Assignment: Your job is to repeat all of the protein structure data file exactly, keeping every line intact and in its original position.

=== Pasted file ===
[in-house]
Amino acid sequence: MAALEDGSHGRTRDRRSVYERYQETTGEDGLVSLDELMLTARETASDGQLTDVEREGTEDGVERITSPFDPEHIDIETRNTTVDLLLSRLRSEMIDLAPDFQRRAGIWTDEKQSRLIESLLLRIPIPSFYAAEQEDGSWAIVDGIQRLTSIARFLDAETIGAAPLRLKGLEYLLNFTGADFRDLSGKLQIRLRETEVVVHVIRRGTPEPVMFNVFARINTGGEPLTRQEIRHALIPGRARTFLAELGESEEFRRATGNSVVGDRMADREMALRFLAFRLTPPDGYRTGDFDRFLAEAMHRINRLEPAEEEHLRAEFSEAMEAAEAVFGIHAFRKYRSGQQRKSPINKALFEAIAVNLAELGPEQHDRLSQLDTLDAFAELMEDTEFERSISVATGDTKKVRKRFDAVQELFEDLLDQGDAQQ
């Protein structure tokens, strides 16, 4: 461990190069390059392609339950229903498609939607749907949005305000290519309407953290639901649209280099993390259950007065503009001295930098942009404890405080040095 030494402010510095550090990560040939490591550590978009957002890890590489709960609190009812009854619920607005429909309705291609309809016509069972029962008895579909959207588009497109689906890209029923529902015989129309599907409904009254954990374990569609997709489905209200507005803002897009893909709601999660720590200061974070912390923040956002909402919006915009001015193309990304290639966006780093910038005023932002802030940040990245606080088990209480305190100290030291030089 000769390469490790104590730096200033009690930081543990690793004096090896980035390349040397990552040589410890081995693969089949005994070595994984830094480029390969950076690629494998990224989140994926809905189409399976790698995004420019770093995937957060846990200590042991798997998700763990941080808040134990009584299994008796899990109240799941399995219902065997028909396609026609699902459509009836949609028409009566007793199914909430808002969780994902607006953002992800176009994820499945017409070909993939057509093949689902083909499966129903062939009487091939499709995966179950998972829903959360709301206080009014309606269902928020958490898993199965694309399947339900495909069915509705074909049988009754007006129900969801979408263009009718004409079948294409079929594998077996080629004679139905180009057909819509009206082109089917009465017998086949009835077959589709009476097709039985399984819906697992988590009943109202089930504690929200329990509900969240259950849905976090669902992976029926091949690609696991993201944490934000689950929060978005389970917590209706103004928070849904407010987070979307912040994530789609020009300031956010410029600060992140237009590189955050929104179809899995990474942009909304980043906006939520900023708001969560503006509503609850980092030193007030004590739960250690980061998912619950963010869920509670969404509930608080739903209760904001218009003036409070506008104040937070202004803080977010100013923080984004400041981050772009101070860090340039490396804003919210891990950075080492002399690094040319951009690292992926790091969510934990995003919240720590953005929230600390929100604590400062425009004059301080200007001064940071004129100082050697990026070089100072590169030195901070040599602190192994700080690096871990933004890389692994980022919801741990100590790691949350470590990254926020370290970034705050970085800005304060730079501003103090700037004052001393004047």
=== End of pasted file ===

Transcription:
[in-house]
Amino acid sequence: MAALEDGSHGRTRDRRSVYERYQETTGEDGLVSLDELMLTARETASDGQLTDVEREGTEDGVERITSPFDPEHIDIETRNTTVDLLLSRLRSEMIDLAPDFQRRAGIWTDEKQSRLIESLLLRIPIPSFYAAEQEDGSWAIVDGIQRLTSIARFLDAETIGAAPLRLKGLEYLLNFTGADFRDLSGKLQIRLRETEVVVHVIRRGTPEPVMFNVFARINTGGEPLTRQEIRHALIPGRARTFLAELGESEEFRRATGNSVVGDRMADREMALRFLAFRLTPPDGYRTGDFDRFLAEAMHRINRLEPAEEEHLRAEFSEAMEAAEAVFGIHAFRKYRSGQQRKSPINKALFEAIAVNLAELGPEQHDRLSQLDTLDAFAELMEDTEFERSISVATGDTKKVRKRFDAVQELFEDLLDQGDAQQ
């Protein structure tokens, strides 16, 4: 461990190069390059392609339950229903498609939607749907949005305000290519309407953290639901649209280099993390259950007065503009001295930098942009404890405080040095 030494402010510095550090990560040939490591550590978009957002890890590489709960609190009812009854619920607005429909309705291609309809016509069972029962008895579909959207588009497109689906890209029923529902015989129309599907409904009254954990374990569609997709489905209200507005803002897009893909709601999660720590200061974070912390923040956002909402919006915009001015193309990304290639966006780093910038005023932002802030940040990245606080088990209480305190100290030291030089 000769390469490790104590730096200033009690930081543990690793004096090896980035390349040397990552040589410890081995693969089949005994070595994984830094480029390969950076690629494998990224989140994926809905189409399976790698995004420019770093995937957060846990200590042991798997998700763990941080808040134990009584299994008796899990109240799941399995219902065997028909396609026609699902459509009836949609028409009566007793199914909430808002969780994902607006953002992800176009994820499945017409070909993939057509093949689902083909499966129903062939009487091939499709995966179950998972829903959360709301206080009014309606269902928020958490898993199965694309399947339900495909069915509705074909049988009754007006129900969801979408263009009718004409079948294409079929594998077996080629004679139905180009057909819509009206082109089917009465017998086949009835077959589709009476097709039985399984819906697992988590009943109202089930504690929200329990509900969240259950849905976090669902992976029926091949690609696991993201944490934000689950929060978005389970917590209706103004928070849904407010987070979307912040994530789609020009300031956010410029600060992140237009590189955050929104179809899995990474942009909304980043906006939520900023708001969560503006509503609850980092030193007030004590739960250690980061998912619950963010869920509670969404509930608080739903209760904001218009003036409070506008104040937070202004803080977010100013923080984004400041981050772009101070860090340039490396804003919210891990950075080492002399690094040319951009690292992926790091969510934990995003919240720590953005929230600390929100604590400062425009004059301080200007001064940071004129100082050697990026070089100072590169030195901070040599602190192994700080690096871990933004890389692994980022919801741990100590790691949350470590990254926020370290970034705050970085800005304060730079501003103090700037004052001393004047």